The 90s

You can hardly keep your eyes open. You are sober, not drinking because you are pregnant. Very pregnant. You love munching on all of the delicious food around the buffet at the party. Spinach dip with bread chunks, seven layered taco dip and chips, pinwheels, meatballs, platters of meat and cheese, dessert trays of cookies and cupcakes. You eat until you are stuffed and your heartburn starts acting up. Your husband is outside by the makeshift bar having a grand old time, feeling festive and loudly telling stories and laughing. You find a comfy spot on the sofa, to slip off your tight ballet flats since your feet are swelling like the rest of your body. You watch Carson Daily on the MTV New Years Eve special. Another pregnant friend sits nearby and you two swap stories. Tipsy non pregnant friends, with drinks in their hands, listen with fascination and fear about the discomforts of carrying a baby for months. An older guest at the party comes stumbling over and regales you with her delivery stories with more details than you needed. You yawn and glance at your swatch. “Only ten o’clock?” Somehow you survive the next two hours of MC Hammer, Milli Vanilli, and Madonna blaring on the surround sound. The non-pregnant, non-driving partiers celebrate the end of another year. Horns and hats are handed out. Your husband finds you, pulls you up onto your feet and holds you close while the room cheers in unison, “ten, nine, eight, seven, six, five, four, three, two, one…Happy New Years!” You kiss the man you love, your husband of four years, and soon to be father. Then you grab your coat and his arm, “We are ready to go home now,” you say as you place your hand on your protruding belly.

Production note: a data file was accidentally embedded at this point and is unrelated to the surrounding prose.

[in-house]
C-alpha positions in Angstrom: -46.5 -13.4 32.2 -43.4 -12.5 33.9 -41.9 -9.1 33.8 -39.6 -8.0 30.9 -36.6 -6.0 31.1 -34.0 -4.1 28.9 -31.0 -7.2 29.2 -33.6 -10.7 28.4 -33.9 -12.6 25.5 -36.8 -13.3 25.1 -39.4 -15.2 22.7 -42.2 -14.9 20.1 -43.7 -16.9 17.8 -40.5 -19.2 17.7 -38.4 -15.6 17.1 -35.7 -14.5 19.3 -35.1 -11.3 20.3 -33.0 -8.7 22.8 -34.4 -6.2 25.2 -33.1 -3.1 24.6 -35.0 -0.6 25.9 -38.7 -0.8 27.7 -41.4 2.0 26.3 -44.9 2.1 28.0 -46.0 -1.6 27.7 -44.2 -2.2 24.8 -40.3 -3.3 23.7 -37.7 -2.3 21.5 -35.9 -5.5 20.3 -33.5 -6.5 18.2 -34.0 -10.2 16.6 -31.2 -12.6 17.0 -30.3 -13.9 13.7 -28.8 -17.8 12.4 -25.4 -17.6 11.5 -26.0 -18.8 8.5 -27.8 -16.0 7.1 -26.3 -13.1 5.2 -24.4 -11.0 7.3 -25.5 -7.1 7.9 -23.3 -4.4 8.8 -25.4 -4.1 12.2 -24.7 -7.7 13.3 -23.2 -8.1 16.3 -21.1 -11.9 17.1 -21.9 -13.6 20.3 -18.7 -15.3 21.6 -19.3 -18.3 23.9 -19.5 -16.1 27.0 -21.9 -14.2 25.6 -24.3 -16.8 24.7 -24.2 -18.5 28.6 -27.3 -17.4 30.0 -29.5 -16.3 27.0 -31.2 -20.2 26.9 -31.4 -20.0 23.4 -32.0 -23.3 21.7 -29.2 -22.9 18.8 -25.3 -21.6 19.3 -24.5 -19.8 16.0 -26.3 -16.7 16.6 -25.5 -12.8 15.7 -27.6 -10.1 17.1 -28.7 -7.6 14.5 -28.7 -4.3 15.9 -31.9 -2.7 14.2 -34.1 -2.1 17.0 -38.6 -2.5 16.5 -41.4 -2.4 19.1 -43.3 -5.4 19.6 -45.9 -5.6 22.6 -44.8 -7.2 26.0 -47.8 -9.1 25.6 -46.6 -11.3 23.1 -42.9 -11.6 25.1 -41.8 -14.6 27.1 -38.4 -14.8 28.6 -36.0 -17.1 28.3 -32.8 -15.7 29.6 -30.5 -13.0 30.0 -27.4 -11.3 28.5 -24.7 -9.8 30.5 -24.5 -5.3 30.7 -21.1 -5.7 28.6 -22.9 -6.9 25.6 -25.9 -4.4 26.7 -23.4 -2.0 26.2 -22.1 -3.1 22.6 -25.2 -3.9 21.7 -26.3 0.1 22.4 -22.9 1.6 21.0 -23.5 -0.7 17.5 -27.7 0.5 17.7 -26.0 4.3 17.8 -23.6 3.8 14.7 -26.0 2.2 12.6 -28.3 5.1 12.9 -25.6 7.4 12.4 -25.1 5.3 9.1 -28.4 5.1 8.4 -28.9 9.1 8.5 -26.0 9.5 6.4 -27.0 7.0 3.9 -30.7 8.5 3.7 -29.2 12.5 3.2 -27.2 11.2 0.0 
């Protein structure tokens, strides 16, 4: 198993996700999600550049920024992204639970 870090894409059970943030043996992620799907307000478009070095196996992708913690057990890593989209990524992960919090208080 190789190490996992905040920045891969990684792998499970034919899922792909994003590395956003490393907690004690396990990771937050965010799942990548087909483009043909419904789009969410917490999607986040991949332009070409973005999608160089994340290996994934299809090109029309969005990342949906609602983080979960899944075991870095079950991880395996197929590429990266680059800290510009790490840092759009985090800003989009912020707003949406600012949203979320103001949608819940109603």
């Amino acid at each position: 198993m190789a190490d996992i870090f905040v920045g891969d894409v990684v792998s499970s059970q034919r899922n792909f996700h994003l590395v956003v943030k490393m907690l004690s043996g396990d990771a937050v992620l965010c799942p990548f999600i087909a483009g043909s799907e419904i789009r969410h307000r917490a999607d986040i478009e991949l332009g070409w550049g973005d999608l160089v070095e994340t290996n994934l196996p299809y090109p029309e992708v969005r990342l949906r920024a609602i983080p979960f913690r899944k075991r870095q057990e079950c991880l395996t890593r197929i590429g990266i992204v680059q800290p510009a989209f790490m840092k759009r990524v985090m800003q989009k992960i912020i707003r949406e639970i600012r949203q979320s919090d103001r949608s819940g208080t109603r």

“Party like it’s 1999,” were lyrics to the Prince song you listened to in high school, which seemed like so distant. And here you are partying and it is 1999 about to move into 2000, the New Millennium. Every newspaper, magazine and tv news channel has been fixated on this upcoming New Years event, referring to it as the Y2K, and all the anxiety it is causing. Some people worry it is the end of the world. What will happen with the clocks, the computers, the banks, and the airlines? Most people are concerned about how their lives will change from 1999 to 2000. You are optimistic. You just gave birth a few months ago to your fourth child. Life is good. Busy, exhausting, but good. This New Years Eve you are at home with the family. Your husband decorated the house with streamers, and bought hats and horns. The two older kids are excited about the party atmosphere and love the idea of counting backwards like a missile launch. The toddler mimics his older siblings with spastic energy. The baby just sleeps and eats. You are in your stretchy maternity pants, a sweatshirt and slippers. The tv is on with England’s New Year’s Eve countdown (5 hours ahead of New York). The kids are jumping up and down, counting “ten, nine, eight, seven, six, five, four, three, two, one…Happy New Years!” They blow horns and dance around the room. Then it is their bedtime. After tucking them in, you and your husband come downstairs and watch Dick Clark in New York Times Square. You both can hardly believe it is the turn of the century. The idea that you will be writing “2000” on your checks is surreal. Or that your baby will be graduating college around 2020. Isn’t that the future time period that Marty McFly travels to? Experts fear that the switch from the two-digit year ’99 to ’00 will wreak havoc on computer systems. Since part of the world has already changed over to 2000 and nothing bad has happened, you are relaxed. Comfortable on the sofa next to your husband, you watch the craziness of the crowded New York streets on tv.  Then the ball drops and the east coast crowd counts down, “ten, nine, eight, seven, six, five, four, three, two, one…Happy New Years! Happy 2000!” You toast with champagne as you enter into the New Millennium.  Your husband turns off the tv and you both go off to bed. You are up fours hours later to feed the baby.